Over in our forum Max inquired about whether it was safe to remove old versions of the Java Runtime Environment (JRE) that had been left behind after each upgrade. Of course you can, and there’s a good chance that you can free up hundreds of megabytes by removing them.

According to Sun the reason they leave the old versions of Java on your computer is to ensure that older Java applications will work even if they’re not compatible with the newest version of the Java Runtime Environment (JRE):

The latest version of the Java Runtime Environment (JRE) is always the recommended version as it contains updates and improvements to previous versions. The latest available version is always compatible with the older versions.

You can keep older versions of the JRE installed, in case you have an applet/application that still depends upon a previous version.

The chances of you actually needing one of these older versions probably isn’t high, and removing them can definitely free up some space on your hard drive. Sun provides instructions on how to uninstall older versions of Java, but it can be a bit tedious if you’ve got several updates to remove.

The easier method is to use a free program called JavaRa, which JMBAKE pointed out. It only works on Windows, but the nice thing is that it doesn’t require any installation. Just download the file, extract the contents, and you’re ready to go.

When you launch JavaRa you should see a simple interface just like this one:

java jre removal-1.png

It’s all pretty self explanatory, but here’s a list of the things that you can do:

  • Remove old versions of the Java Runtime Environment (JRE)
  • Update to the latest version of JRE
  • Remove the Java startup entry
  • Remove the Sun download manager
  • Remove useless JRE files

Nothing like having a little extra breathing room on your PC. ;)

Download JavaRa

There Are 10 Comments

  1. I followed instructions, said all removed, rebooted, still there. Went to Revouninstaller, still there. Did a full remove of v6 updates 2,4,5,6 and left 7. Not sure why the other program didn’t do the trick?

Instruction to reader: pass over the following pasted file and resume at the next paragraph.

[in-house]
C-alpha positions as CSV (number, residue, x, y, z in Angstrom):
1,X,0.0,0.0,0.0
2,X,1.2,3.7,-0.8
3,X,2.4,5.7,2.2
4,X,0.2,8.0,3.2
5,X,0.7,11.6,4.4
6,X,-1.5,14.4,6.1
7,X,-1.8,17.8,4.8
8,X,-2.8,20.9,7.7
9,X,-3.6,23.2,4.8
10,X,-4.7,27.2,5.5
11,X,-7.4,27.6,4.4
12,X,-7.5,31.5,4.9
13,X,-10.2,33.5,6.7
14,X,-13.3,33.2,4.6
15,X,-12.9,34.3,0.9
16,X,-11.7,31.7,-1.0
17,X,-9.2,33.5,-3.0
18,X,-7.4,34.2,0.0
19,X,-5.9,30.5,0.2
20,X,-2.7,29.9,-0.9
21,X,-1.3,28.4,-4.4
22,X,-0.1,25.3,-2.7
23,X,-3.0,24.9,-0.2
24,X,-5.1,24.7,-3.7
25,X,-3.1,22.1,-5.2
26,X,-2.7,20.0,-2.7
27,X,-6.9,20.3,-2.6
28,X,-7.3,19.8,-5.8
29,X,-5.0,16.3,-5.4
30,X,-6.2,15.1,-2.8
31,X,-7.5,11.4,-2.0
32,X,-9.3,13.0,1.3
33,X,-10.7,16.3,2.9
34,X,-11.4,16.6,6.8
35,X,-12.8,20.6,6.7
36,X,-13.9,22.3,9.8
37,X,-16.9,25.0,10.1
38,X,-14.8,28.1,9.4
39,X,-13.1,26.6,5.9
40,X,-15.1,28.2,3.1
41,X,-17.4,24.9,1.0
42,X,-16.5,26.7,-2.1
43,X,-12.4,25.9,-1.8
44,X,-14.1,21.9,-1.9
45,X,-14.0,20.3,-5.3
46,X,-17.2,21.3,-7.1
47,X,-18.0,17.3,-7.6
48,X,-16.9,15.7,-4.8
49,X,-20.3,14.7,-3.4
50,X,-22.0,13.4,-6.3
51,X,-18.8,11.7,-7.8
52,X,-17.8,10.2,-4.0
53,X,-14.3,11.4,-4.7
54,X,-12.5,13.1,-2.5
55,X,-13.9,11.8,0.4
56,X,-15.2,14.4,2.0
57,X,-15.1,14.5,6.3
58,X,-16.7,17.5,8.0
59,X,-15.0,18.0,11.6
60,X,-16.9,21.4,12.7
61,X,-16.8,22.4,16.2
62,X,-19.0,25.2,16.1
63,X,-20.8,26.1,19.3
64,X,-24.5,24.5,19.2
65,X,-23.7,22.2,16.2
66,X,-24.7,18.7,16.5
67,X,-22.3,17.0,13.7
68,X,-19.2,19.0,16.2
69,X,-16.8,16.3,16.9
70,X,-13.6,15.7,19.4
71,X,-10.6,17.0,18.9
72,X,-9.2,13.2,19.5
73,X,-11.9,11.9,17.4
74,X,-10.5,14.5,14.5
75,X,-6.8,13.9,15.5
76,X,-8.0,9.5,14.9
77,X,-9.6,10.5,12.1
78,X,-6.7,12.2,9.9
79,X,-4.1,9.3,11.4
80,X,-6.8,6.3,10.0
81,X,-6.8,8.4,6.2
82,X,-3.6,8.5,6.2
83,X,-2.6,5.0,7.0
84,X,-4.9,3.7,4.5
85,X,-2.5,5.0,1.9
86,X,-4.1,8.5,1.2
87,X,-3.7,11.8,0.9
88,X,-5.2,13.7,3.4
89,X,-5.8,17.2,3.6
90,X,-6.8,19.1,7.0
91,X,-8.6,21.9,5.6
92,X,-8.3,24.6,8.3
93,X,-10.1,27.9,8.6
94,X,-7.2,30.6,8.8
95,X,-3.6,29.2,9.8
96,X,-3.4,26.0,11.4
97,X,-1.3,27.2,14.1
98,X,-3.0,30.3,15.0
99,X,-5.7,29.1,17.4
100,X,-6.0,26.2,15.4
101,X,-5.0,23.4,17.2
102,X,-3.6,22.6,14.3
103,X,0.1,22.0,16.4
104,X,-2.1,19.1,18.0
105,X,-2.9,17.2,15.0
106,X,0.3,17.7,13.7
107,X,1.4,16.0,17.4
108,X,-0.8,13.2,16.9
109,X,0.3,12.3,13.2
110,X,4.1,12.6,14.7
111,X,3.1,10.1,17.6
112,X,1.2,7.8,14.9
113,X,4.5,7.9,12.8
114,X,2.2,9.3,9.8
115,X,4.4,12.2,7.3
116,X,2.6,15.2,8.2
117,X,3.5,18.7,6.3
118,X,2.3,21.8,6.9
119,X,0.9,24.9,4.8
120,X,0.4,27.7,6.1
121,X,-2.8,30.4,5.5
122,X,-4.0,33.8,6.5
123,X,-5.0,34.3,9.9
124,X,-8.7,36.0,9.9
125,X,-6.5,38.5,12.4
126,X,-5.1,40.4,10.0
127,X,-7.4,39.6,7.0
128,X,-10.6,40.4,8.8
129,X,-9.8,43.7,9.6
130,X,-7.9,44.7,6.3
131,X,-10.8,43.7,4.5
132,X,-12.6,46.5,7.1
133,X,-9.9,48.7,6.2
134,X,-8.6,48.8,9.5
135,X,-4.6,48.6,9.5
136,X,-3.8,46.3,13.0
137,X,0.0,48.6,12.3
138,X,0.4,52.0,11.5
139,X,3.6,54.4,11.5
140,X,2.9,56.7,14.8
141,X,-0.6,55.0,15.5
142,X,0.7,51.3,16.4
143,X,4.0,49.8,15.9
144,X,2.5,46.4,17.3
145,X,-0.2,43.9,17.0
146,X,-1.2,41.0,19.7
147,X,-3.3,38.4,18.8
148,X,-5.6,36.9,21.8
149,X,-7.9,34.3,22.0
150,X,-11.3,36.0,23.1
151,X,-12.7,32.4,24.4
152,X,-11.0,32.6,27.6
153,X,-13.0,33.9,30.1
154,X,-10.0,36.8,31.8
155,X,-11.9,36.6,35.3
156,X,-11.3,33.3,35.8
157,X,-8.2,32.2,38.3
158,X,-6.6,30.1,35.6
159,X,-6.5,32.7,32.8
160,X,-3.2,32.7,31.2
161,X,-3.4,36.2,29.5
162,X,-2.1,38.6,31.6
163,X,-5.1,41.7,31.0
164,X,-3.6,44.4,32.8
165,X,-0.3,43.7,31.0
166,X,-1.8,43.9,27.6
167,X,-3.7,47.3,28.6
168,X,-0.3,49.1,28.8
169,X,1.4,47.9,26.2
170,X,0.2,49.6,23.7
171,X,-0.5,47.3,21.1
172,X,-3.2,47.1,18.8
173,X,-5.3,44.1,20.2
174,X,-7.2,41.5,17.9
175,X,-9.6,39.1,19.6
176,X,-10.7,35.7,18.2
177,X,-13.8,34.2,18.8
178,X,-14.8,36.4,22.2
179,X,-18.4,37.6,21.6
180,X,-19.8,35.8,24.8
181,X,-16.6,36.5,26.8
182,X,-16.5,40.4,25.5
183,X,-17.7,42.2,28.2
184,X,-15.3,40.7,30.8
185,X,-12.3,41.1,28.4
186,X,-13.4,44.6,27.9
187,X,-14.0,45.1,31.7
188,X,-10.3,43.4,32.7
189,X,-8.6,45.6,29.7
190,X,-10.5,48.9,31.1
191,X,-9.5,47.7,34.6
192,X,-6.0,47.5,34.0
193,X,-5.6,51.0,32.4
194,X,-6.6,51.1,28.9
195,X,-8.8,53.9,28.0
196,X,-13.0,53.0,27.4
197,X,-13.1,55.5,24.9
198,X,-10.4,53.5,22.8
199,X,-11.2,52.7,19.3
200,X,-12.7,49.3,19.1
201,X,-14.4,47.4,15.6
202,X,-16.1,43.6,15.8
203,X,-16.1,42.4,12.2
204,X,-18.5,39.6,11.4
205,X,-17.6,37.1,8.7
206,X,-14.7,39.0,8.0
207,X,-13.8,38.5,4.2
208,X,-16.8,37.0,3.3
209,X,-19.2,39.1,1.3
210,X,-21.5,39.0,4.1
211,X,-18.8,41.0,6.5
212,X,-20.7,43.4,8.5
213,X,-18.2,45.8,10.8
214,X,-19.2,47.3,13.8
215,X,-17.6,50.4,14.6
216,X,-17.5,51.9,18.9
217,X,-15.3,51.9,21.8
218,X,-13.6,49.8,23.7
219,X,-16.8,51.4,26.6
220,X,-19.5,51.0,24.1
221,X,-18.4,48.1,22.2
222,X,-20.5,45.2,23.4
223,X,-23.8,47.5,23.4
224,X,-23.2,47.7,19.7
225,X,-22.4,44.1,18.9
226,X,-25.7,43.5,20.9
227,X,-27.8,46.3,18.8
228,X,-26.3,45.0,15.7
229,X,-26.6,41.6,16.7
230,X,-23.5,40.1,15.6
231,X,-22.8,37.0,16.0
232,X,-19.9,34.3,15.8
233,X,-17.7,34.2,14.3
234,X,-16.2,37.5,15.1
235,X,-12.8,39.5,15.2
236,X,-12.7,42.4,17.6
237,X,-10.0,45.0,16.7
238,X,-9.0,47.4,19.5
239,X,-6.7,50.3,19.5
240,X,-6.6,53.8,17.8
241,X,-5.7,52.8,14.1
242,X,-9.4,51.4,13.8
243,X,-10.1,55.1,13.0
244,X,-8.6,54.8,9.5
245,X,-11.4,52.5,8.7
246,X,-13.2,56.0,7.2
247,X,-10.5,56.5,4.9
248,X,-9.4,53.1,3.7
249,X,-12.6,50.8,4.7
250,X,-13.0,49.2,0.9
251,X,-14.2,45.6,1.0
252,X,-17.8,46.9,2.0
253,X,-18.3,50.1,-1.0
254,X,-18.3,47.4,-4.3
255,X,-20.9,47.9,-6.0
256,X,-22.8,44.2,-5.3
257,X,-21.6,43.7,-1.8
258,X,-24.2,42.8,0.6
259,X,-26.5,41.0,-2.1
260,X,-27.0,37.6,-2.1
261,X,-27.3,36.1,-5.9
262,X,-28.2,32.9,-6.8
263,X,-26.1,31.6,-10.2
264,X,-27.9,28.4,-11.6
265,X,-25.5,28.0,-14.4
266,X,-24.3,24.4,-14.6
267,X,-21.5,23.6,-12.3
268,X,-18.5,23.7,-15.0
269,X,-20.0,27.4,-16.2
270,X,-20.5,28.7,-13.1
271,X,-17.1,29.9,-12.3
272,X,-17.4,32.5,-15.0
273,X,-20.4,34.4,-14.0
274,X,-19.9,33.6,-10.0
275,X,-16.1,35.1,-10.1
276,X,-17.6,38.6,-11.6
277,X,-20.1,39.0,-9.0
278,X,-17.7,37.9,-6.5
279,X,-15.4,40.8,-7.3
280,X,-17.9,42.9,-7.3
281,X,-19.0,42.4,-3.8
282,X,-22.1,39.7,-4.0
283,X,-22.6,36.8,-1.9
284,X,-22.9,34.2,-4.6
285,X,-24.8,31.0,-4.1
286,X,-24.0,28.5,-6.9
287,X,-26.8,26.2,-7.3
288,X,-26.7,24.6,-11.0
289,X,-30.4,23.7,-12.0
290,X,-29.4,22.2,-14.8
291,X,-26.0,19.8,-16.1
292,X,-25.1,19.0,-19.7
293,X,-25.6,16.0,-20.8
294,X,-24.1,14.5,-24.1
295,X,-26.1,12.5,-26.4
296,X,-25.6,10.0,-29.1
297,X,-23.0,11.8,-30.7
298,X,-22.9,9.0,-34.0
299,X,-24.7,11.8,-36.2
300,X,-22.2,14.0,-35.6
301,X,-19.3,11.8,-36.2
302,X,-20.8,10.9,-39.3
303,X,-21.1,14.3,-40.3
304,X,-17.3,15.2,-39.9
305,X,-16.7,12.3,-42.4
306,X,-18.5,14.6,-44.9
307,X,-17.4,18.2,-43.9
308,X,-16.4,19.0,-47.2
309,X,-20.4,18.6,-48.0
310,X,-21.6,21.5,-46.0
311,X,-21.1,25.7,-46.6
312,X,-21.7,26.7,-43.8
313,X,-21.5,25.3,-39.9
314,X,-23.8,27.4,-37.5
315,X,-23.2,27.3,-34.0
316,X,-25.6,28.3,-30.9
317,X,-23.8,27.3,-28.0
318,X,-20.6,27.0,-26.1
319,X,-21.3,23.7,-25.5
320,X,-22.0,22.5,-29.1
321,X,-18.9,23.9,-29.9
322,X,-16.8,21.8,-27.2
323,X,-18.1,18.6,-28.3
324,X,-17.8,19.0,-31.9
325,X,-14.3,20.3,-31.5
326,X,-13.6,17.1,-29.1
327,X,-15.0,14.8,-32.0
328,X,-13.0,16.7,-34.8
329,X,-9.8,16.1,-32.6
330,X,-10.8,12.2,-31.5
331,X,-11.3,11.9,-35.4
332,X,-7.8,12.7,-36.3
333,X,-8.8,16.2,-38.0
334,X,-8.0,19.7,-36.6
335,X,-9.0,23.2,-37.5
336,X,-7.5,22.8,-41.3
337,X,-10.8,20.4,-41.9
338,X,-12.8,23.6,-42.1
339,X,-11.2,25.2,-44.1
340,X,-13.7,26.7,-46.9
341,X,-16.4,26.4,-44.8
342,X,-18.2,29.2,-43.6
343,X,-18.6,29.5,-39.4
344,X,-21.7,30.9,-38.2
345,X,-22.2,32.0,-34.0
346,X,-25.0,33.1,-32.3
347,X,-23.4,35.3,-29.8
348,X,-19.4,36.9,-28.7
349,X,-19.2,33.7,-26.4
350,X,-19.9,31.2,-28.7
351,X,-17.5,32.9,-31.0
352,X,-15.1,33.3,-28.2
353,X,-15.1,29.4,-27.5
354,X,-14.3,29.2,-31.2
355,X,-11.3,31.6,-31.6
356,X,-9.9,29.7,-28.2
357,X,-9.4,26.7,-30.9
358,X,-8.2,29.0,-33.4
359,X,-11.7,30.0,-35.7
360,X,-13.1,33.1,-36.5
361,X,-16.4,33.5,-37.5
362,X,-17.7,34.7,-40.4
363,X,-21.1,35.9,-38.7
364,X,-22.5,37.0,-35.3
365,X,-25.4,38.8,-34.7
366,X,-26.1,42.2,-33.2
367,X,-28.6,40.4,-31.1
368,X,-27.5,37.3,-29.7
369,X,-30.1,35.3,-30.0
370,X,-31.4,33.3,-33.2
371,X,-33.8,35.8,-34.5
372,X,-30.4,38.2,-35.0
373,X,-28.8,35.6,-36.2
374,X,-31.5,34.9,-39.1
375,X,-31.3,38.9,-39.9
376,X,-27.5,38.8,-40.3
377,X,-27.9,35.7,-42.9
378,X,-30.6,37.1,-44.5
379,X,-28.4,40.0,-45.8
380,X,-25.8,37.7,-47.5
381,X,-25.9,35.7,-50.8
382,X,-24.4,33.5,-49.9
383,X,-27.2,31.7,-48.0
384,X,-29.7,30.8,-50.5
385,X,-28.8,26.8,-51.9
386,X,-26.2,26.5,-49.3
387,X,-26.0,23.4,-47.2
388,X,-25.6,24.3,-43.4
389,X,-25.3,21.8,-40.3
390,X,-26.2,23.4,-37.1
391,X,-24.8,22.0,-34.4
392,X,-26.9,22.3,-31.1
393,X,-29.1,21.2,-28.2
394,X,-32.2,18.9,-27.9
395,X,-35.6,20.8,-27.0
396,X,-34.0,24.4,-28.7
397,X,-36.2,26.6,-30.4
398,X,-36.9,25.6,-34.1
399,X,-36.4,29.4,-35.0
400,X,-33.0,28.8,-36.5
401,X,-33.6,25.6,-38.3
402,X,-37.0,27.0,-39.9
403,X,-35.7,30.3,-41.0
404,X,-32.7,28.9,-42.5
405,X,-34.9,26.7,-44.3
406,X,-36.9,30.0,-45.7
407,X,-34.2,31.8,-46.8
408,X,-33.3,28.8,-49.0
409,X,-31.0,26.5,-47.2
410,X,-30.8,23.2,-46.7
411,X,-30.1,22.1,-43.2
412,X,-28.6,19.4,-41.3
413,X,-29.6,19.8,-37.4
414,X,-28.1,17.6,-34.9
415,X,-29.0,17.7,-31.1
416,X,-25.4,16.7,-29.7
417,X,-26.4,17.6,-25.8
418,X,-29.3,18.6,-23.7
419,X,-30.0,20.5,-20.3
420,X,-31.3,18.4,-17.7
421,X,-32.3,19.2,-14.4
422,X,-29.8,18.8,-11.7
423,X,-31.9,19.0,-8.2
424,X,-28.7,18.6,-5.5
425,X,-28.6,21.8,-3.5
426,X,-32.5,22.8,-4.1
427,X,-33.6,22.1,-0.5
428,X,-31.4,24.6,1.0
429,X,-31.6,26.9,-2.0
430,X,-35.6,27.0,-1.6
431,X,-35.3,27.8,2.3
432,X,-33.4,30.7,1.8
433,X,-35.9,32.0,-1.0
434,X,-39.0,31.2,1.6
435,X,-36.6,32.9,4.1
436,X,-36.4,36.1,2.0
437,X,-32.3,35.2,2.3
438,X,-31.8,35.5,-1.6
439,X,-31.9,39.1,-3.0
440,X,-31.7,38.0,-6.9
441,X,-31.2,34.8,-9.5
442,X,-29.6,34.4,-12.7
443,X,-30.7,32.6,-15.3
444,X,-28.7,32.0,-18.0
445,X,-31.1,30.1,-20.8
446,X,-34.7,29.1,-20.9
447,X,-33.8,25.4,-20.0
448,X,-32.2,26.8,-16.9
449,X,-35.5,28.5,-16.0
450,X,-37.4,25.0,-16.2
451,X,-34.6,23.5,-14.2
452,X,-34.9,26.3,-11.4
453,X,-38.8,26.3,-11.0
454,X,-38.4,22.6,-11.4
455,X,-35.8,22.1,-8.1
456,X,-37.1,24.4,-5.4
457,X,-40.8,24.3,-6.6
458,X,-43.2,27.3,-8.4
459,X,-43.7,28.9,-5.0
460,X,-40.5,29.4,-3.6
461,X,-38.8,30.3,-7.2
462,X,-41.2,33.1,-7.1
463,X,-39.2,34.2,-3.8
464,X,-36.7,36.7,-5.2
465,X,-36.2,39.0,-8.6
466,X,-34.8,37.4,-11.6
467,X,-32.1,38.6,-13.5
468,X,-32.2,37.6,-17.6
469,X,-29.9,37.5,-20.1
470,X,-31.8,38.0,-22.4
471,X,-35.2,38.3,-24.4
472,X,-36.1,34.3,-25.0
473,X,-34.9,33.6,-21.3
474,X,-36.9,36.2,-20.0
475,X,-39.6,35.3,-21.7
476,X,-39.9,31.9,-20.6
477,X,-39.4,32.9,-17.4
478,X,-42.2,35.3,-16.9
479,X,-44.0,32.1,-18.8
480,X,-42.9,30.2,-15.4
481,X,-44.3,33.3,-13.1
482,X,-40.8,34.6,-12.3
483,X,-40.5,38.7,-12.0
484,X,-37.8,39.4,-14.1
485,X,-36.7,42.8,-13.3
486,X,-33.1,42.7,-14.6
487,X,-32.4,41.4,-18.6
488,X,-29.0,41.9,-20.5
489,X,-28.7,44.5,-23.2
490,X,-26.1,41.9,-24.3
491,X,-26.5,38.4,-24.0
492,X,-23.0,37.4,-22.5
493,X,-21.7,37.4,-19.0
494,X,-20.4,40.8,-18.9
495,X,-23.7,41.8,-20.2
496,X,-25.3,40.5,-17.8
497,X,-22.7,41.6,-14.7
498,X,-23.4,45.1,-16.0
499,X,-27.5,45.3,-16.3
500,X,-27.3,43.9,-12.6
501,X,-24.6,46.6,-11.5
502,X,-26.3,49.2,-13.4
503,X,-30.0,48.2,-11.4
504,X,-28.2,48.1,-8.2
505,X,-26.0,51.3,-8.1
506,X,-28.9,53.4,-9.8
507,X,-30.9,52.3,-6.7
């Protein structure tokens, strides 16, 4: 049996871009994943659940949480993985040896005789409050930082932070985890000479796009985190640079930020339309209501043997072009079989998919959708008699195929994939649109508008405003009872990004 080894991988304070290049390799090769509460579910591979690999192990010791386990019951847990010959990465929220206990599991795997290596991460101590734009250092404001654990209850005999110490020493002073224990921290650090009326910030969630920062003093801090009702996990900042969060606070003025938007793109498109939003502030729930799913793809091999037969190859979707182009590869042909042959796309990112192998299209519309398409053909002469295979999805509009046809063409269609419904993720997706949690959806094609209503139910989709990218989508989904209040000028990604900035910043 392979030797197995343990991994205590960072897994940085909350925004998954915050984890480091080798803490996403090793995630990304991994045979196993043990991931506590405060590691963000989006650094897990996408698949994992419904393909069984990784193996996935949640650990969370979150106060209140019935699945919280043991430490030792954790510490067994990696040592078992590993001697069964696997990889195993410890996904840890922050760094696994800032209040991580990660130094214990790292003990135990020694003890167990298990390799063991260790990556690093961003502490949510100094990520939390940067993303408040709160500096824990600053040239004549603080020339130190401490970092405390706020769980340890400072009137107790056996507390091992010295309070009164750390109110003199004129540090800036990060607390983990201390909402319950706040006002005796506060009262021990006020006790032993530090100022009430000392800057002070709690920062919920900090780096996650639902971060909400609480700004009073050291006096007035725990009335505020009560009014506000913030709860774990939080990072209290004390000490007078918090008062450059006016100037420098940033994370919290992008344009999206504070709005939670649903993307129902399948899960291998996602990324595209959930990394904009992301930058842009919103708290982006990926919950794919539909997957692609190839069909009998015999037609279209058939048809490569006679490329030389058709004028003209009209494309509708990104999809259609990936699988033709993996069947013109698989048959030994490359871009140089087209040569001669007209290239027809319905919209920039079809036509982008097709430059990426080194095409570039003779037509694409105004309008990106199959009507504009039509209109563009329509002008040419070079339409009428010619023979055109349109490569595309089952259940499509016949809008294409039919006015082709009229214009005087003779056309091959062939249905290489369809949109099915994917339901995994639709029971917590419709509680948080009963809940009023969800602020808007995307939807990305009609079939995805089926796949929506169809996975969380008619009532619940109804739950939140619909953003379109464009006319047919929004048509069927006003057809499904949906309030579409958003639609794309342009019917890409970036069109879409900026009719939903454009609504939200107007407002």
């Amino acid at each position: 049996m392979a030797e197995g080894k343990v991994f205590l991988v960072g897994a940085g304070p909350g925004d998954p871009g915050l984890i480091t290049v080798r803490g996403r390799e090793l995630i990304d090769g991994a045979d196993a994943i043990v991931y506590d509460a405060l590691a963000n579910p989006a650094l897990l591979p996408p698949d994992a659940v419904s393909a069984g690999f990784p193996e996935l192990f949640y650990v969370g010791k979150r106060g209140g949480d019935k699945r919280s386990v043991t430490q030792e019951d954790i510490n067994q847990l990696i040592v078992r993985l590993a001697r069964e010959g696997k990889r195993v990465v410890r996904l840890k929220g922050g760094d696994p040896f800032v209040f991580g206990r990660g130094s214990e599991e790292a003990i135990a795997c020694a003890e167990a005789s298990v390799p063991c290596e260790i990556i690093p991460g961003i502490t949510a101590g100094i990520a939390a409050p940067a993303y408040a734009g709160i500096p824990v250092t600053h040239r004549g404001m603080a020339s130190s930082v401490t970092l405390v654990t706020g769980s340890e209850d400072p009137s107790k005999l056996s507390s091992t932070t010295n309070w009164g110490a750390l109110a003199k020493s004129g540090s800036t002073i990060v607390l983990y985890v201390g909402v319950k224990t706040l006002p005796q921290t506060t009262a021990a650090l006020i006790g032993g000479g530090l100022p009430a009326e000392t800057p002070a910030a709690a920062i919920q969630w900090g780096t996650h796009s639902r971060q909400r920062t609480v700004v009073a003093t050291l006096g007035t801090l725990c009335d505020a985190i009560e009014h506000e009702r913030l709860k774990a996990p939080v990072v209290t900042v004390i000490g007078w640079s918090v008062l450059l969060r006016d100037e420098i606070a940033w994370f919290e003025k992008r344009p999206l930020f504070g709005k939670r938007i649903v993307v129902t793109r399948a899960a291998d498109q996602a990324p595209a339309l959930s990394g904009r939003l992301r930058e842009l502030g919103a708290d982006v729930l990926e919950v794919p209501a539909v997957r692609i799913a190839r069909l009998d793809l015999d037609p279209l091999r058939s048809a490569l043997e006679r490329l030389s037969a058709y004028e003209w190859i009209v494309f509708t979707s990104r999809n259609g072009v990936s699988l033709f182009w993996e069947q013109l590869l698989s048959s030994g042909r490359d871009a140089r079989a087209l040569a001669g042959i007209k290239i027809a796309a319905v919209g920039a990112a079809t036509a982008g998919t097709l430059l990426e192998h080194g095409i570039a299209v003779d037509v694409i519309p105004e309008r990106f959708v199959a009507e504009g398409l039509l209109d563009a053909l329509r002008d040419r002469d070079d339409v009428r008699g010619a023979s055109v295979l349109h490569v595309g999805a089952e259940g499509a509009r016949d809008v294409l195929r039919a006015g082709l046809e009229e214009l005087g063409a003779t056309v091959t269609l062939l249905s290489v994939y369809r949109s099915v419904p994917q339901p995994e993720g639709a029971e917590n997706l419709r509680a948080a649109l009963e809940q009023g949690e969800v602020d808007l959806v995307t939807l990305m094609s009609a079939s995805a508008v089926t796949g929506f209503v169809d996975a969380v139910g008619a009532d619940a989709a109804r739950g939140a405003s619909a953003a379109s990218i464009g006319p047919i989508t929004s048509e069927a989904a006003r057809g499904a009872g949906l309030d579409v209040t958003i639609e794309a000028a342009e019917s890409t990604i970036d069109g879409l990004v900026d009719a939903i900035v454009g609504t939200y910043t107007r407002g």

2. Michael Dobrofsky

    Thanks, I’ll try this out. Hate how companies leave this crap. They should have an *option* to remove.

  3. There is actually a better reason than freeing up space to use this. Carefully written code can call up a specific version of JRE and if it happens to be a version that is vulnerable then they may be able to get control of your computer. This is the real reason to get rid of these old versions. I have always uninstalled the old versions manually and never found a need for the older versions except one specific app that controls the postscript processor on our printer/copier at work. Still I keep that 1.4 JRE up to date to stay secure.

  4. Worked great for me, thanks! Always felt a little bothered with all those old Java folders on my system.

  5. Excellent program. Even if you are removing only one version of JRE, it’s SO MUCH FASTER than the Add/Remove version of the uninstaller! Why on earth does the built in removal take so damn long?!

  6. @Schwinn: Try the free Zsoft uninstaller.

  7. leland wrote:
    There is actually a better reason than freeing up space to use this. Carefully written code can call up a specific version of JRE and if it happens to be a version that is vulnerable then they may be able to get control of your computer. This is the real reason to get rid of these old versions. I have always uninstalled the old versions manually and never found a need for the older versions except one specific app that controls the postscript processor on our printer/copier at work. Still I keep that 1.4 JRE up to date to stay secure.

    Very true. I didn’t even think about the vulnerability aspect, but that can be a big security problem for users.

    Schwinn wrote:
    Excellent program. Even if you are removing only one version of JRE, it’s SO MUCH FASTER than the Add/Remove version of the uninstaller! Why on earth does the built in removal take so damn long?!

    I always wondered why it was so slow as well. If you’ve got multiple versions to remove this is definitely the way to go.

  8. I’m not really sure about this updater … and as for the fact of updating itself (‘Additional Tasks’ => ‘Update JavaRa’), it downloads JavaRa version 1.10 whilst my installed version is latest 1.11. If it cannot update itself, am I entitled to believe it will perform better win Sun Java ?

  9. The download link goes nowhere, or it goes to a page that has no download link

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